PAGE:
The Nordic Pavillion Exhibition

The elements of the installation are huge inflatable blobs that can be filled with both water and air depending on external stimuli, and slowly expand and contract in response to the changing environmental conditions. The exhibition “Another Generosity” by the curators Juulia Kauste and Eero Lundén‘s idea is to explore the relationship between nature and a built environment and how to create architecture that is taking part in the nature.

Four huge blobs, looking like cells are installed inside the pavilion, and have sensors that monitors the surrounding carbon dioxide levels, humidity and temperature. In response to the environmental conditions they “breathe” and either fill or empty themselves of air depending on the carbon dioxide levels, and to indicate temperature differences they change colors. – Essentially what we’re doing here is we have structures that live according to the changes in their environment, like you and me do, so they breathe. They breathe differently in different conditions. And then the colors change according to the temperature. They have a little bit of their own life. The original idea was that we wanted to make something that is close to an animal. It’s this idea about reestablishing a relationship with architecture, because quite often we see buildings and that’s it. Lundén explains.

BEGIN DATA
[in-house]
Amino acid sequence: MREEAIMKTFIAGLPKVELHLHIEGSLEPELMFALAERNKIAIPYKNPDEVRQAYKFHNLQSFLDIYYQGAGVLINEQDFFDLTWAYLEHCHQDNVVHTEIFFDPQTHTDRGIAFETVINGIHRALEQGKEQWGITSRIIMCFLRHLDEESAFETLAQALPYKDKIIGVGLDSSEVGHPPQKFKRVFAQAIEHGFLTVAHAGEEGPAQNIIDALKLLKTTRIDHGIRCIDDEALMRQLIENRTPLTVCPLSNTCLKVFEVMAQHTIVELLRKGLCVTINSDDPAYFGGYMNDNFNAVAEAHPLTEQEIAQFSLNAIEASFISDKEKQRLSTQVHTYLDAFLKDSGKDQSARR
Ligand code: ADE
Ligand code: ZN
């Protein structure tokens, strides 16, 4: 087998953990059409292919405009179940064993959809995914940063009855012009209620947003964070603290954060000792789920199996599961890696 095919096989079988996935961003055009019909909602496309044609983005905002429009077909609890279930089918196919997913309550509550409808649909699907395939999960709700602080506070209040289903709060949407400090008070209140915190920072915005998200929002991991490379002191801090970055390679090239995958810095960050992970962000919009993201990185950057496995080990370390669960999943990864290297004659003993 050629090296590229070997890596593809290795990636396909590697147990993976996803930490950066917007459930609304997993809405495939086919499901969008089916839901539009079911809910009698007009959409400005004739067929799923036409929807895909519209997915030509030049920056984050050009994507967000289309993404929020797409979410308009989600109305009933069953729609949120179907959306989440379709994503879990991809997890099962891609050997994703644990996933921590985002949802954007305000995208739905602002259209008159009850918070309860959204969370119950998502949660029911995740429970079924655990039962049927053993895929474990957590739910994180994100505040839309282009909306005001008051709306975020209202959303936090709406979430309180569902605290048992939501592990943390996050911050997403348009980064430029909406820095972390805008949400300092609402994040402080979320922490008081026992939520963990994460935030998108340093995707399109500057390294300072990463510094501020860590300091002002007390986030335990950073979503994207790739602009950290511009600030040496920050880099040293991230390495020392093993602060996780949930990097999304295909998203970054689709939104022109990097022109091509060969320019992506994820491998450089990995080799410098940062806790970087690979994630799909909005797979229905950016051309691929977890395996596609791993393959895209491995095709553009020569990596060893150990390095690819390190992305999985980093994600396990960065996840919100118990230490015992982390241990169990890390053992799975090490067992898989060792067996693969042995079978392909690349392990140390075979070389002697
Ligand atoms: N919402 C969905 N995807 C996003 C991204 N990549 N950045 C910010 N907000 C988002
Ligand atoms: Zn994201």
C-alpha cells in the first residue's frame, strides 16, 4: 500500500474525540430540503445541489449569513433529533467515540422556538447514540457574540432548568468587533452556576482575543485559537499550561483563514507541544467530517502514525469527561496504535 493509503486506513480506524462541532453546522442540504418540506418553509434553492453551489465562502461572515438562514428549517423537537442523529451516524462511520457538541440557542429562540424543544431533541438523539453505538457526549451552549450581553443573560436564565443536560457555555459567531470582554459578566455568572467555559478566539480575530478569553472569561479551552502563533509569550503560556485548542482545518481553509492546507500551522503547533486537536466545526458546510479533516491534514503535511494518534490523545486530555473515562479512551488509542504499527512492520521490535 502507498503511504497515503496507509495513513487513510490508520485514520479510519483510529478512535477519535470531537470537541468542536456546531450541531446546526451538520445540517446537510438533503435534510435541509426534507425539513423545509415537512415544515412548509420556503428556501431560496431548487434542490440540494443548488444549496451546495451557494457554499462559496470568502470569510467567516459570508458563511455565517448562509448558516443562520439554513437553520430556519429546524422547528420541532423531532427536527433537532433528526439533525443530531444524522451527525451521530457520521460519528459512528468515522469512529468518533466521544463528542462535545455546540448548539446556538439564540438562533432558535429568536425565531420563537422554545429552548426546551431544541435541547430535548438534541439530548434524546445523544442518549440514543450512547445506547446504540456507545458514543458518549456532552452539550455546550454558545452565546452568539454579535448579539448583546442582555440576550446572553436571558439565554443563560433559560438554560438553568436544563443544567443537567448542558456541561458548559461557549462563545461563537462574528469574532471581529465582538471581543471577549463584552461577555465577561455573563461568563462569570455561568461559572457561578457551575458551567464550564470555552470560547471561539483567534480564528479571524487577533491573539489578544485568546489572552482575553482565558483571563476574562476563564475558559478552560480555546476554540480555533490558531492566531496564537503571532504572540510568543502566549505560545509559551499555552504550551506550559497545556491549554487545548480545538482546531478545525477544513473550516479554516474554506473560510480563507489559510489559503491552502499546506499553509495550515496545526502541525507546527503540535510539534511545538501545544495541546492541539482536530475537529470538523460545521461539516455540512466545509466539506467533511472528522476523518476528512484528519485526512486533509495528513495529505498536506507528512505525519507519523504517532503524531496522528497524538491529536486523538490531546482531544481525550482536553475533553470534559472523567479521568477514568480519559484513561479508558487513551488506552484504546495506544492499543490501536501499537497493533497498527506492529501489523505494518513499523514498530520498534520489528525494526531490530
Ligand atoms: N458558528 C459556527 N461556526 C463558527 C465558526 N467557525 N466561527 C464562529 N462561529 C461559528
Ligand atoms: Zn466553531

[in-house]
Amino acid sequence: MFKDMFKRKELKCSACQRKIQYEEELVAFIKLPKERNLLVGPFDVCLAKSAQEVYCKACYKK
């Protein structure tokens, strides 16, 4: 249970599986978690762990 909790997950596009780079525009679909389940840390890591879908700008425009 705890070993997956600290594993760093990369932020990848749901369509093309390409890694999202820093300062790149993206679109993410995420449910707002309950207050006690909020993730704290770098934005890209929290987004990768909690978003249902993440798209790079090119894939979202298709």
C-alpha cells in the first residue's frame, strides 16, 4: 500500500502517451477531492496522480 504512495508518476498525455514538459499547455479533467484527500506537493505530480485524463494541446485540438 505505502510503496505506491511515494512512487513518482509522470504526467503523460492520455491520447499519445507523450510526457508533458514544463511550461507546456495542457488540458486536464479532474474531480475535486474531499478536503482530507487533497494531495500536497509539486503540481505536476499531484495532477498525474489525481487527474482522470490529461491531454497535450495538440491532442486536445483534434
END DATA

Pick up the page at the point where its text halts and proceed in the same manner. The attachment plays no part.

It is the National Museum – Architecture, Finnish Arkkitehtuurimuseo and Swedish ArkDes, which hosts the Nordic Pavilion, the historic building designed by Sverre Fehn in 1962. The Biennale Architettura 2018 opened May 26th, and will last until November 25th. Photo: Andrea Ferro.